Saturday, February 25, 2012

Innovate to a Preferred Future

A lot of people are writing and speaking about innovation these days.  I hesitated to join in but it’s been on my mind lately too so why not see if I can add to the conversation.  Wikipedia (Feb. 25, 2012) starts its article on this topic with “Innovation is the creation of better or more effective products, processes, services, technologies, or ideas”.  When I read about the enormous problems innovationfacing us today and into the future, I see a rising need for more innovative thinking.  The worlds problems seem overwhelming with automated work, fuel costs and scarcity, war, public and private debt loads, education systems in need of redesign, governments buried in red tape and complexity, and the list goes on.  Small thinking isn’t going to help us solve these problems but innovation can.  The environment for learning matters tremendously as the authors of A New Culture of Learning suggest “when play happens within a medium for learning—much like a culture in a petri dish—it creates a context in which information, ideas, and passions grow” (Kindle 62).  Imagination and possibility thinking is what is needed more than ever.  We need students and adults, to get out of the box.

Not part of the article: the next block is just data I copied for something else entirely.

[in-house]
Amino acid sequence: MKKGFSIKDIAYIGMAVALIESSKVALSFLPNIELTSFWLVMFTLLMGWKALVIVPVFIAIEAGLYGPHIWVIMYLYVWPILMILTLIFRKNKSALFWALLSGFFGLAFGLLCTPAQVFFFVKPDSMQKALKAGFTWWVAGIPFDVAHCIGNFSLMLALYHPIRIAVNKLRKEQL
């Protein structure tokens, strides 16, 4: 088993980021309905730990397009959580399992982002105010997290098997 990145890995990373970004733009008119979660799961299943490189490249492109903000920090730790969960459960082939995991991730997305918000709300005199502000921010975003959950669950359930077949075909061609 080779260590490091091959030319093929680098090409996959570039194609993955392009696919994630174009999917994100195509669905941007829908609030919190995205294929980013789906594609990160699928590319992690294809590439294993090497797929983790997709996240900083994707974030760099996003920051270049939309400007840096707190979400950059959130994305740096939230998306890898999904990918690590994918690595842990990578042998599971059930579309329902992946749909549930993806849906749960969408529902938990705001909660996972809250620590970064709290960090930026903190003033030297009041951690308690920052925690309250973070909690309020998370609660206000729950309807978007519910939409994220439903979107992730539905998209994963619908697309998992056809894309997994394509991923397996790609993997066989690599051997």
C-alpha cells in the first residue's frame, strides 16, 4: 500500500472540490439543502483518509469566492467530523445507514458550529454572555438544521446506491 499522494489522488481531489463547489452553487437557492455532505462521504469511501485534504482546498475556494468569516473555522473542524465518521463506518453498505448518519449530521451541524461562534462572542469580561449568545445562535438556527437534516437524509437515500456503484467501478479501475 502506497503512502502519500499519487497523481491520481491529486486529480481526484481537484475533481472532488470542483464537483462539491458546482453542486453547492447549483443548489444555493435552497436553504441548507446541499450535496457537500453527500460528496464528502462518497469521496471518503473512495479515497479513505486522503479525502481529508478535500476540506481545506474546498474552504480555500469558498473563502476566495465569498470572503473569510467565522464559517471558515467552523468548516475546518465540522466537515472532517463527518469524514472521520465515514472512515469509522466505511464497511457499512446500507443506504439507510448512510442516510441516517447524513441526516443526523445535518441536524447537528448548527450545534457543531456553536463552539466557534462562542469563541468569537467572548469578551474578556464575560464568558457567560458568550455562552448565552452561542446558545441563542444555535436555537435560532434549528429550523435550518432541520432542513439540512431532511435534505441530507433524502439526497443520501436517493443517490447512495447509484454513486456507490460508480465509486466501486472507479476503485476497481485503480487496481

Our school board has approved the creation of an exciting new school called the Inquiry Hub which is the brain child of District Principal Stephen Whiffin.  Students in this school will be immersed in “an innovative, technology driven, full-time program which allows them to pursue their own learning questions by shaping their educational experience around their interests instead of structured classes”. image The intentions are to unlock the potential of students to learn in innovative ways.  There is the possibility that what is learned through this school will find its way into our traditional schools to increase innovation throughout.  This is the sort of thinking we need more of.  We need to be coloring outside the lines of tradition more so that more people will be able to tackle the enormous problems faced today and in the future.

An interesting paradox is upon us.  Most traditional thinking is that more education leads to greater success and prosperity.  Well, how does that map to a future of a workerless economy?  I’ve read iStock_000015553717XSmallarticles about the jobless recovery being experienced post 2008.  Previous recessions rebounded with people being hired back.  This most recent event has seen very low rehiring rates but much higher investment in machines and automation.  “In the years ahead,” Rifkin wrote, “more sophisticated software technologies are going to bring civilization ever closer to a near-workerless world” (Race Against the Machine, Kindle 118).  The authors do argue for an educational solution.  I believe that more education isn’t necessarily the answer but different learning could be.

“we are in the early throes of a Great Restructuring. Our technologies are racing ahead but many of our skills and organizations are lagging behind. So it’s urgent that we understand these phenomena, discuss their implications, and come up with strategies that allow human workers to race ahead with machines instead of racing against them” (Kindle 171)